Developing a web page is one of them.
Just because you are artistic, does not mean you are graphic design savvy.
Having an idea in your head does not give you the ability to code it.
Creating a web page that represents you and your art is difficult.
Its also…dare I say it…unnecessary.
Think for a minute about your favorite websites. Most likely, they are basic…not flashy, and easy to navigate.
You want the same for your site.
But…you ask….how will people know what I’m all about if my website is boring?
They will know by clicking through and looking at the artwork you are selling, instead of being overwhelmed by background colors, multiple fonts, and links on the home page. Keep people trolling though your site, don’t send them elsewhere. Let your art sell itself.
Make sure to update your website regularly. Many artists think of the website as a tertiary way of sales…after art shows and fairs. But your website is a way to sell art with very little effort, and you should make sure that it is always up to date. If you haven’t updated since October, people won’t know if you are still painting, or if the works are still for sale.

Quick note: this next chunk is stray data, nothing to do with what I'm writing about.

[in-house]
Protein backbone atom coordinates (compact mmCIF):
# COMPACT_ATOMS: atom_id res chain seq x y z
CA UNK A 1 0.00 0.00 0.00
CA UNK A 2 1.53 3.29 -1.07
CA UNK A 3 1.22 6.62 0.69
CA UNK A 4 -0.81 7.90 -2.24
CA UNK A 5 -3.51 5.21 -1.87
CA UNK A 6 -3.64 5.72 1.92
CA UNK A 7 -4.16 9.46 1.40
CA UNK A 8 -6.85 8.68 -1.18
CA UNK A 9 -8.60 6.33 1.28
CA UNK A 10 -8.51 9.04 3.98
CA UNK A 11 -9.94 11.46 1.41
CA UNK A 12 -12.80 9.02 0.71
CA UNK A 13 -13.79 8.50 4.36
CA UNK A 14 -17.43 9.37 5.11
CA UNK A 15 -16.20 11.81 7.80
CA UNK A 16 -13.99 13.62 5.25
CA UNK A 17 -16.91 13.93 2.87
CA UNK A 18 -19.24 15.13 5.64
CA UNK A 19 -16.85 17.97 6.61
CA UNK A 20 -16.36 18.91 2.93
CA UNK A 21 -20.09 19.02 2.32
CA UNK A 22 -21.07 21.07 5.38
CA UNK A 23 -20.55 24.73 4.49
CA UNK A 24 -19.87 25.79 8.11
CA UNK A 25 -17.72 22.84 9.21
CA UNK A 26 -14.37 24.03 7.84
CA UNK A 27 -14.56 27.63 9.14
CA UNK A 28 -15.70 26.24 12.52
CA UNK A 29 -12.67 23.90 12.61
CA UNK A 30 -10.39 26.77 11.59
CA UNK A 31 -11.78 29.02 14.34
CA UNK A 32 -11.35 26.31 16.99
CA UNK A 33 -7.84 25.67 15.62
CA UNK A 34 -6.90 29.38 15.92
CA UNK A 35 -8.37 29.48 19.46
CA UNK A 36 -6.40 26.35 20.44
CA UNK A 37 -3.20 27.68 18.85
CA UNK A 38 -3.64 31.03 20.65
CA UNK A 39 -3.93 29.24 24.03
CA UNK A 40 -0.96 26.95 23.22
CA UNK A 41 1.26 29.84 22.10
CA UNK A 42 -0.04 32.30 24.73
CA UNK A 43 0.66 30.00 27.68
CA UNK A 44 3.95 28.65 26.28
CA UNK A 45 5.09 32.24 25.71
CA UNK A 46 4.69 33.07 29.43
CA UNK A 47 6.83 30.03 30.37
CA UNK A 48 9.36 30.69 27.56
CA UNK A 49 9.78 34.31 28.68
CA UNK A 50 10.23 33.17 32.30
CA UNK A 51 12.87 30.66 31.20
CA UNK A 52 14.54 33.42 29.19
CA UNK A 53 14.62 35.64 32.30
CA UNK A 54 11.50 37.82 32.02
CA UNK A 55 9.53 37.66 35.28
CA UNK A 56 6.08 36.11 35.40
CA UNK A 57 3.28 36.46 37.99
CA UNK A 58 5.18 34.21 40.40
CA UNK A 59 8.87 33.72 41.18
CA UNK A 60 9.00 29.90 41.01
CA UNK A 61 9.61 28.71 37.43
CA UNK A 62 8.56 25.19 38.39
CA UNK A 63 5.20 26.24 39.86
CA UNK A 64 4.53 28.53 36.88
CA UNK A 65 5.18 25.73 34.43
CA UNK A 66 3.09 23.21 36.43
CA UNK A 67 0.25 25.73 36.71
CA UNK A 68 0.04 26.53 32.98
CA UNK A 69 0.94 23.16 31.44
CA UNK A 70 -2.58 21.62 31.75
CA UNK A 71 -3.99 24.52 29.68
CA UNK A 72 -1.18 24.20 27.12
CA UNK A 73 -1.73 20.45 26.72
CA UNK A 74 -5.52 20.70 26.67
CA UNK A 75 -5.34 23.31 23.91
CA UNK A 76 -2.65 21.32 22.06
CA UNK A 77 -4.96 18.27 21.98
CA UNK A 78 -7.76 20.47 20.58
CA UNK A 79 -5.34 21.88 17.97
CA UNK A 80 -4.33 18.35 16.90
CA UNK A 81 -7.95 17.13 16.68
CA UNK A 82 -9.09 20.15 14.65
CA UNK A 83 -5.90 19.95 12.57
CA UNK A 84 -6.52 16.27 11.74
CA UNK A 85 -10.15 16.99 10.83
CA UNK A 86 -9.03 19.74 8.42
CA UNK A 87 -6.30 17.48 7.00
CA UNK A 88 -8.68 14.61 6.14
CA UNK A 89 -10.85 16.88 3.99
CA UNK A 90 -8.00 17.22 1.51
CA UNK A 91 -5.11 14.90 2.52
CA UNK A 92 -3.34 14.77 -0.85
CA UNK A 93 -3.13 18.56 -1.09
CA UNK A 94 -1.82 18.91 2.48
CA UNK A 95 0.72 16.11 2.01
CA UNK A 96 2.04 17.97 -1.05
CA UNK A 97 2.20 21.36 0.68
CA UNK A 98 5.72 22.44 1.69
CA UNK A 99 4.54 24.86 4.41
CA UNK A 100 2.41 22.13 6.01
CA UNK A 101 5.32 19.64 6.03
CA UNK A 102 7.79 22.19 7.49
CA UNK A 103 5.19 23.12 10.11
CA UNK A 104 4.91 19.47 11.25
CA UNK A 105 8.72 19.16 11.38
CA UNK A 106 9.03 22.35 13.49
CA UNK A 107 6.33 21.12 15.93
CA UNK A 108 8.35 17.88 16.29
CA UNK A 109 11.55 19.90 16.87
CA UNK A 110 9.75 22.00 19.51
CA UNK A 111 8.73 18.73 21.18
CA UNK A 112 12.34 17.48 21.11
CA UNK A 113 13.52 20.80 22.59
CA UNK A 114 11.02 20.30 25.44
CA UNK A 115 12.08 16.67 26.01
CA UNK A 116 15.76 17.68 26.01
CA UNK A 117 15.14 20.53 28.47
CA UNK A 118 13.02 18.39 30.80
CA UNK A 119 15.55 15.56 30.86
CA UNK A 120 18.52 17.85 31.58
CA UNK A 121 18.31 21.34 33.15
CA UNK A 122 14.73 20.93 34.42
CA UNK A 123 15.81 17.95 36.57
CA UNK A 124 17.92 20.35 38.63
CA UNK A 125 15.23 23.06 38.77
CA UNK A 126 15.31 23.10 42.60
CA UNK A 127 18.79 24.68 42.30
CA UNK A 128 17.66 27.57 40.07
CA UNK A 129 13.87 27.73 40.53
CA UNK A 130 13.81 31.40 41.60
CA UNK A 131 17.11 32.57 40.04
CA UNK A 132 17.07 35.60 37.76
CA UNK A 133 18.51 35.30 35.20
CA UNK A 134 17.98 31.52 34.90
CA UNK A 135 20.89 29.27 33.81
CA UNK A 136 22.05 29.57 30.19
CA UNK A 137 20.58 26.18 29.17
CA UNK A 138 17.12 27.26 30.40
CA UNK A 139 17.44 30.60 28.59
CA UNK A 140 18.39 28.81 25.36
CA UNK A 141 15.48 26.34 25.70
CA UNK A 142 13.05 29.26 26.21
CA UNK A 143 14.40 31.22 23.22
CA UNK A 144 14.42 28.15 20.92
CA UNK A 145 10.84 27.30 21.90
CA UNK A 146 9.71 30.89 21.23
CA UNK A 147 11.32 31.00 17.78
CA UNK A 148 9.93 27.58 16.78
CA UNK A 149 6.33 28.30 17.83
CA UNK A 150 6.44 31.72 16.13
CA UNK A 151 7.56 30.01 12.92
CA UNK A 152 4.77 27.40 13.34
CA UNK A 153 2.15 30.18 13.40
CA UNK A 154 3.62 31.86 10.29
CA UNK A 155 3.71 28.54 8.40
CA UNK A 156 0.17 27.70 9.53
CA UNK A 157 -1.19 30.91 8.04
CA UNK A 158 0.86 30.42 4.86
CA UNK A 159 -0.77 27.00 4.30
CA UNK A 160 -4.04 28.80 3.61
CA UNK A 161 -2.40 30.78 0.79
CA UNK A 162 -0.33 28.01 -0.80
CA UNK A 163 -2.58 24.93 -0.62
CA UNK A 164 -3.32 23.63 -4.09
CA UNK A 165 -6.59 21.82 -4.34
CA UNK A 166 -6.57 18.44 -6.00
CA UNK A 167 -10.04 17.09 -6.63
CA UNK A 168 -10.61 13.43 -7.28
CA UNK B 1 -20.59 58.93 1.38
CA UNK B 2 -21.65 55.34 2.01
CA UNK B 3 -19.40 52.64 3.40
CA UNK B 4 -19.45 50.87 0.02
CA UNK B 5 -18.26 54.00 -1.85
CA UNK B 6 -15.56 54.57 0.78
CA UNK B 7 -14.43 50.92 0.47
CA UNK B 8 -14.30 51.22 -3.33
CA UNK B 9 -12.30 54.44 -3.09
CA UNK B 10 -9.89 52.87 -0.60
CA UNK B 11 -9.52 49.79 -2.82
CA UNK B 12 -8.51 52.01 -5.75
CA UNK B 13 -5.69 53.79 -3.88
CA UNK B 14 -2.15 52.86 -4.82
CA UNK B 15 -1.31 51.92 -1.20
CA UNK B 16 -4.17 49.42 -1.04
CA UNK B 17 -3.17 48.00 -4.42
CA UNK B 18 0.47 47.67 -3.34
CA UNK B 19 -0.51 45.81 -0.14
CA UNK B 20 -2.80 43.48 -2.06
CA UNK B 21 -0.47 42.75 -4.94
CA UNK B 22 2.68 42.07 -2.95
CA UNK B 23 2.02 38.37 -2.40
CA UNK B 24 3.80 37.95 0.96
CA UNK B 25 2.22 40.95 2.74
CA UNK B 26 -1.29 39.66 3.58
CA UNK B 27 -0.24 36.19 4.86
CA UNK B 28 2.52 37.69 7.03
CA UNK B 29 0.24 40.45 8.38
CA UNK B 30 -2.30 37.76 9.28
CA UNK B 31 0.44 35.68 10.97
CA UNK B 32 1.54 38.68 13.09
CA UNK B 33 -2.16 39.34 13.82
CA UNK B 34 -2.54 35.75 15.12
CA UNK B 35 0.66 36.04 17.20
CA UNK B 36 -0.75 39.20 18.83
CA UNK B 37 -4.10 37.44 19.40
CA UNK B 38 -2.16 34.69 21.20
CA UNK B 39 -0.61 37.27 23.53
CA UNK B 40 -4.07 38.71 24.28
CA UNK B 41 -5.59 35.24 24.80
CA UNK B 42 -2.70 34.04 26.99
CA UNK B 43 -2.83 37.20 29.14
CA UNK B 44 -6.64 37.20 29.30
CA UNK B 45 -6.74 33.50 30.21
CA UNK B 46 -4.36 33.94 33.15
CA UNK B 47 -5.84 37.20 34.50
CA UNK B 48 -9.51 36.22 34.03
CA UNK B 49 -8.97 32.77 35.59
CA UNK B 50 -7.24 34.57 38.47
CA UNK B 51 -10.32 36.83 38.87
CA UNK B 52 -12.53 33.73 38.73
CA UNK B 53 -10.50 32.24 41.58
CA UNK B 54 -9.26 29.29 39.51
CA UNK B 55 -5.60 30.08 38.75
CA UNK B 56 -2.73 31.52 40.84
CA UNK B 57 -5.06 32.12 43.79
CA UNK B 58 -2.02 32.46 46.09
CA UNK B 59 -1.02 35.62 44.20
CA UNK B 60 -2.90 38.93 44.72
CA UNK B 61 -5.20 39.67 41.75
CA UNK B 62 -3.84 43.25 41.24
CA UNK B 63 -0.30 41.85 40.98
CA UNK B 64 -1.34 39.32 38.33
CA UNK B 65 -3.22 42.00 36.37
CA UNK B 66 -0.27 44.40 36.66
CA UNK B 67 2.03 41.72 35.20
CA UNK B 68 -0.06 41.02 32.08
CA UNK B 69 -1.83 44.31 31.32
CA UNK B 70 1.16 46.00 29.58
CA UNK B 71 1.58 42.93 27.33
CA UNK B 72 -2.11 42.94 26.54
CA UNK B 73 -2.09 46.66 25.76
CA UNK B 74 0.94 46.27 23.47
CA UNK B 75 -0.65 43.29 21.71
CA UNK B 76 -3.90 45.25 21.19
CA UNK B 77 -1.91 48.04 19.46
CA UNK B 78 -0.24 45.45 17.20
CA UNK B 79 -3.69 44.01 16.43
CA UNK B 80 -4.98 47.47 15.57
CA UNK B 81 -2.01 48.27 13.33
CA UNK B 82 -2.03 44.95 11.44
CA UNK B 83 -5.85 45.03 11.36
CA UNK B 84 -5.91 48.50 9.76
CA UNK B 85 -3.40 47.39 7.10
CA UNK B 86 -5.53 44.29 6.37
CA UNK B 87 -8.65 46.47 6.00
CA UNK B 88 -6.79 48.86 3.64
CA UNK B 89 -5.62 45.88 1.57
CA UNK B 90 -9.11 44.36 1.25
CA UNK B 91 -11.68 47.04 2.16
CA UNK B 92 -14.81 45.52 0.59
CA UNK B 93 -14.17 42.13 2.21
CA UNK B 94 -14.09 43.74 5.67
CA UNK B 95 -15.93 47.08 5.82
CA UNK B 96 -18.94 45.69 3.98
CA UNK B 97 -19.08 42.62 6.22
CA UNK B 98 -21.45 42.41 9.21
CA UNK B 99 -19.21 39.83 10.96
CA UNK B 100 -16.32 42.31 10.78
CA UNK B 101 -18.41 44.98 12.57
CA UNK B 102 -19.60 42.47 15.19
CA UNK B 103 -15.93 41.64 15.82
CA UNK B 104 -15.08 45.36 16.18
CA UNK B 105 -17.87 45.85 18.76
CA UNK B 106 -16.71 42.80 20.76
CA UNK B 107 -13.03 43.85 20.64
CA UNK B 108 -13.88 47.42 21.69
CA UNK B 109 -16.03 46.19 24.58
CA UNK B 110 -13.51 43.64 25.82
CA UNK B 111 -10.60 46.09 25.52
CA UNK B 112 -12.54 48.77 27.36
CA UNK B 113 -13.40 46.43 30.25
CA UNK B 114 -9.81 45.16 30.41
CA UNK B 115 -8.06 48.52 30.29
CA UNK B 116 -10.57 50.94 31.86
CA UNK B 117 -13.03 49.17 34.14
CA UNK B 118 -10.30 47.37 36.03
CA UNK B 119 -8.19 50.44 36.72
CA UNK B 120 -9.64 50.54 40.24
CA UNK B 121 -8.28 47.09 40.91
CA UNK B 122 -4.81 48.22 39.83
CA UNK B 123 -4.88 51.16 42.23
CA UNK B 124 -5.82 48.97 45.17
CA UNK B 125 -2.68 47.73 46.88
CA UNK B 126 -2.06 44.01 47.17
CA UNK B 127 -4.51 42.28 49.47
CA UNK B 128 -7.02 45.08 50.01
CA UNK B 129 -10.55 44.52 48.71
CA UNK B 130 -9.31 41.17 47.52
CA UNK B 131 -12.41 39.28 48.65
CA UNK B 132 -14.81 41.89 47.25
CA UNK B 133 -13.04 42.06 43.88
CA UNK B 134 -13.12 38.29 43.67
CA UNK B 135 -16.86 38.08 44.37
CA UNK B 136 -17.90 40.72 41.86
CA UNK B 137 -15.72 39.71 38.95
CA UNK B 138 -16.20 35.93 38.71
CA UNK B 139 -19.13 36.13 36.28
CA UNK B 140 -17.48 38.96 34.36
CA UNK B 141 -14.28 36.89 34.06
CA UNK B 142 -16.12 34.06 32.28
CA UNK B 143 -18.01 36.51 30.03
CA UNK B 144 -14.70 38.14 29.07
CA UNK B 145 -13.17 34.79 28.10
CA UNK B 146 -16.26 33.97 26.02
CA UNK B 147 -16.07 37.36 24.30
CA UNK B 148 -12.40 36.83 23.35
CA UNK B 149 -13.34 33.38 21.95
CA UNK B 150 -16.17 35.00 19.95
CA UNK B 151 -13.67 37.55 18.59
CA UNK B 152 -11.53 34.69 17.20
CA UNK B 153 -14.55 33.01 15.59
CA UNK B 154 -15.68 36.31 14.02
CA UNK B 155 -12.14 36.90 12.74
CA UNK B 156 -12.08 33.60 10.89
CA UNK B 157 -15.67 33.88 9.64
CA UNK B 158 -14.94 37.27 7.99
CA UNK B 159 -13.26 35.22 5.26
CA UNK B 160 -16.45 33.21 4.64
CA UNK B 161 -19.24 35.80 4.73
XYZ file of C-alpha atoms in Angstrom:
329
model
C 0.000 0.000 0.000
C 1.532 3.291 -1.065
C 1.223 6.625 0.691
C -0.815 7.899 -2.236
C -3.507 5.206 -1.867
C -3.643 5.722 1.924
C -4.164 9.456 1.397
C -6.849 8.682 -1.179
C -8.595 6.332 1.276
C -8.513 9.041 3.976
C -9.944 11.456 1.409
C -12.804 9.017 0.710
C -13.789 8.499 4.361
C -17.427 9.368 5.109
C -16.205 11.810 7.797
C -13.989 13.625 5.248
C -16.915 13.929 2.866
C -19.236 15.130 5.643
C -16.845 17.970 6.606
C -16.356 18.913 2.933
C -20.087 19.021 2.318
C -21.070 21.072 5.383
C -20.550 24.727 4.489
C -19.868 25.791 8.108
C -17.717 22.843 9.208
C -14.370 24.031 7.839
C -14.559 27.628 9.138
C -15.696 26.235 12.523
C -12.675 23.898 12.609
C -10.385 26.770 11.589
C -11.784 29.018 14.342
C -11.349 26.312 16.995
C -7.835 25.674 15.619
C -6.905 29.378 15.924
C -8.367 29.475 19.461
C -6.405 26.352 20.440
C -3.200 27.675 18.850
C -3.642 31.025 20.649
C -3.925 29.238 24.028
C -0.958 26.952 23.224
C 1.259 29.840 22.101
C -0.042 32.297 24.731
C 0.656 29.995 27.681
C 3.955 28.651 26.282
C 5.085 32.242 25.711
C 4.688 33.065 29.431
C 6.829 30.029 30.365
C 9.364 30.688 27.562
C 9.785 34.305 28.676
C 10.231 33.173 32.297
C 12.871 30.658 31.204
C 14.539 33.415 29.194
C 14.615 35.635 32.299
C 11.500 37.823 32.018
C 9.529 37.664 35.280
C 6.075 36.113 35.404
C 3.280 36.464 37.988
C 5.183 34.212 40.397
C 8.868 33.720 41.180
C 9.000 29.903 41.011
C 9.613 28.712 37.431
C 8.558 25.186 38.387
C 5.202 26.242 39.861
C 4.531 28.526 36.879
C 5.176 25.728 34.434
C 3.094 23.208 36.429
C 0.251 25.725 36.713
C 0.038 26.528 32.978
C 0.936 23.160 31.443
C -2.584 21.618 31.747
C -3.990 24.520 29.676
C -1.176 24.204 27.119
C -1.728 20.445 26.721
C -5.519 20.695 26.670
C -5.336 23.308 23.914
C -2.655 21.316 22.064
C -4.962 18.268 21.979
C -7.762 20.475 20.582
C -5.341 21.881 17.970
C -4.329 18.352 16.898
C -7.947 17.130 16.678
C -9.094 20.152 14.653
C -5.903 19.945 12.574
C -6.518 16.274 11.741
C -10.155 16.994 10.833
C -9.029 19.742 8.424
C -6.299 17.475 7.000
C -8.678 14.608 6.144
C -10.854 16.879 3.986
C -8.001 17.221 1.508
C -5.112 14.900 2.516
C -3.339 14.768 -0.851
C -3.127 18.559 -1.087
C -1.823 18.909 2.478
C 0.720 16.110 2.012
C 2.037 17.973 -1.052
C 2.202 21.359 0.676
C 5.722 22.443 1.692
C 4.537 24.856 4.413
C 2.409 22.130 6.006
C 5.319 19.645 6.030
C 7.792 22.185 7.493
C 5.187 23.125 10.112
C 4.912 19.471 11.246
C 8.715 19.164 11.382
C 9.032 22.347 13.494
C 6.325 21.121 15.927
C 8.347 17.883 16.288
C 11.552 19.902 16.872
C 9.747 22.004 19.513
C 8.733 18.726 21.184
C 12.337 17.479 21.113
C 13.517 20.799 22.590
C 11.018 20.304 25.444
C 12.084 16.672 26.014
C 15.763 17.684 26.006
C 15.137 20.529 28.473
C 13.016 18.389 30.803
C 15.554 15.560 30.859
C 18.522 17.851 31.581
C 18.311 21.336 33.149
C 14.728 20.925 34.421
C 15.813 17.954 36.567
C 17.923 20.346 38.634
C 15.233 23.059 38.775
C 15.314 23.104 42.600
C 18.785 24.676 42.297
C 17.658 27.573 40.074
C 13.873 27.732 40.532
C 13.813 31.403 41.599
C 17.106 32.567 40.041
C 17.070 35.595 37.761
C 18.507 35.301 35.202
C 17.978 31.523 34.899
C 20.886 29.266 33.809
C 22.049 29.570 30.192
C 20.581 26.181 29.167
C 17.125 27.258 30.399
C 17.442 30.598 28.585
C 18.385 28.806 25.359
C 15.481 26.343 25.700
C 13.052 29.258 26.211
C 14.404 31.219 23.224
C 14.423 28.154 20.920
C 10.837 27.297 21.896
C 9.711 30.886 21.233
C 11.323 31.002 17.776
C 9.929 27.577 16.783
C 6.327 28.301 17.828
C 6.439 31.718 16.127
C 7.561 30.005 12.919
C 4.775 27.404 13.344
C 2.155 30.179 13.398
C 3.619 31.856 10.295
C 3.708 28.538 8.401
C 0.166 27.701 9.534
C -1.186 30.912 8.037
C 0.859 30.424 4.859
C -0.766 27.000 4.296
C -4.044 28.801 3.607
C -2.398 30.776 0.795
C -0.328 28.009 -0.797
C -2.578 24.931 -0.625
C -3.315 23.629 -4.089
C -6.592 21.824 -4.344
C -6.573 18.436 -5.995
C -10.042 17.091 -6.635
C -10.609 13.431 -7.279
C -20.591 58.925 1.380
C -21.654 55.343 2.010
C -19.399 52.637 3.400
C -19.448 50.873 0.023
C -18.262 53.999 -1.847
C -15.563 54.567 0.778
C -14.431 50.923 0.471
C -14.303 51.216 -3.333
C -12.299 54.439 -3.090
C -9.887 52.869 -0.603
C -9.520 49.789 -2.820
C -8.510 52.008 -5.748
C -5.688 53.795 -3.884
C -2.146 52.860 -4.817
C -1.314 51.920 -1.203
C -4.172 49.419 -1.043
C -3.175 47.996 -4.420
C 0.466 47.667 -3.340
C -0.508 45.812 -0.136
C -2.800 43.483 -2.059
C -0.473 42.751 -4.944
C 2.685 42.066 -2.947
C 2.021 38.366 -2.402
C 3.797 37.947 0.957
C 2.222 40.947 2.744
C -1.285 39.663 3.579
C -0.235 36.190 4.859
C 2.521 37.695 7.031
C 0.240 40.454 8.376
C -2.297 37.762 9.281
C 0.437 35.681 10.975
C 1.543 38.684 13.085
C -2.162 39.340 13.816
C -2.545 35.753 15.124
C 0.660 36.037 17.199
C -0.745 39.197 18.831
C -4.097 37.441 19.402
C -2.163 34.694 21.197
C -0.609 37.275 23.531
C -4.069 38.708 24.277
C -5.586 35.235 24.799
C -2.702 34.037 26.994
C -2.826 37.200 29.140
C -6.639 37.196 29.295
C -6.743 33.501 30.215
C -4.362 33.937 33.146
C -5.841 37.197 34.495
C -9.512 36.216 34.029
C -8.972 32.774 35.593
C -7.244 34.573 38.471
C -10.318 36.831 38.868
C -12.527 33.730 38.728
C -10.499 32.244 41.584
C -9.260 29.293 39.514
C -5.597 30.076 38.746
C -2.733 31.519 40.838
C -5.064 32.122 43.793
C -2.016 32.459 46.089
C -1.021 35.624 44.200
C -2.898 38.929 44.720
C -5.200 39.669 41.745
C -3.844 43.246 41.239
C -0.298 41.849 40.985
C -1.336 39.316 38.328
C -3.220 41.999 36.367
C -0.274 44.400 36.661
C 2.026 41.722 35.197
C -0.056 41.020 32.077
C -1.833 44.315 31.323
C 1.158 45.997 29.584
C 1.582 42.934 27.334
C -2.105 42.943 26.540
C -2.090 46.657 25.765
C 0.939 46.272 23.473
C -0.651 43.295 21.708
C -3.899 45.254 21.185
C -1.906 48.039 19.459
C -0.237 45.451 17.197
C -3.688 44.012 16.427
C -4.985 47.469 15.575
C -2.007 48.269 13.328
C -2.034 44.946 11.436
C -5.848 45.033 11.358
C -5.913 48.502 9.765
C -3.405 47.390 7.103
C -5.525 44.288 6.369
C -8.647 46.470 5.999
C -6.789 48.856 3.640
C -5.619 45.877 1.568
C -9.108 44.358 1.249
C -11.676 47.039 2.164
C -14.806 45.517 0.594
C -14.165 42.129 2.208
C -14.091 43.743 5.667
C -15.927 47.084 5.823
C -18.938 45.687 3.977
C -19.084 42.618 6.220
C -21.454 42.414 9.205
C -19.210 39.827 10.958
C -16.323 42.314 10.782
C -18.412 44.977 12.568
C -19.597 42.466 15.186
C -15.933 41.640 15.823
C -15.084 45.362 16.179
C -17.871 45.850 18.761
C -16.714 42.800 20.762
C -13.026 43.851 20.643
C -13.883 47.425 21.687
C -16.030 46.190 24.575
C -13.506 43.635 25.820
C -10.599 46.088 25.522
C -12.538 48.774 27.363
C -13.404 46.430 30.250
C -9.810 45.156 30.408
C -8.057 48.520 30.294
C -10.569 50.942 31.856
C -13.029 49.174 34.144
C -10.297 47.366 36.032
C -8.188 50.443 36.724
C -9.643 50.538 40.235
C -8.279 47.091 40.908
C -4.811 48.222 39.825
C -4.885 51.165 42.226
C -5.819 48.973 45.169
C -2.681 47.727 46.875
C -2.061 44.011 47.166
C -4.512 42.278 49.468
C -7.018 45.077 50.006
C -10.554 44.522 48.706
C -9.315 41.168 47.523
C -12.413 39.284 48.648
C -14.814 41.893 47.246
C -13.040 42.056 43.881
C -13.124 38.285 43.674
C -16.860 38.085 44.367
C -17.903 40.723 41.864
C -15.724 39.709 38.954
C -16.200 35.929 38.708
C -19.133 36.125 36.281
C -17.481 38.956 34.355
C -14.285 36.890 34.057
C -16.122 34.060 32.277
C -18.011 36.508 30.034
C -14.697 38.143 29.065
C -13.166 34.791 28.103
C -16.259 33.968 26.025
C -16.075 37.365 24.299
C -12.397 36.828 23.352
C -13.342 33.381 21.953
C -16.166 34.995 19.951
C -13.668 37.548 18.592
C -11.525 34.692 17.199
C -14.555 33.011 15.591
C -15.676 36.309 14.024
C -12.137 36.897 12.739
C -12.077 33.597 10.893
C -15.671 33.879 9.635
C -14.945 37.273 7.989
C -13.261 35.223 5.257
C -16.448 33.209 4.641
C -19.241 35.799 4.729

Re-size your images so they load quickly.
There’s nothing worse than waiting for a page to load. If a prospective buyer is interested in seeing more, they can load the full-size image…but thumbnails are better for window shoppers.
The more art those shoppers see, the better chance of them making purchases.
To summarize what we’ve learned:
-Basic is better.
-Try to minimize links that take users outside of your website
-Let your artworks sell you – the web site is merely a mechanism to get those arts seen.
-Update your site regularly
-Have first views of your pictures be small, so they load faster. If people are interested, they can load a larger size image.
Good luck! And if you need some ideas on what to do and what not to do, see what some other ArtVenue artists’ pages look like.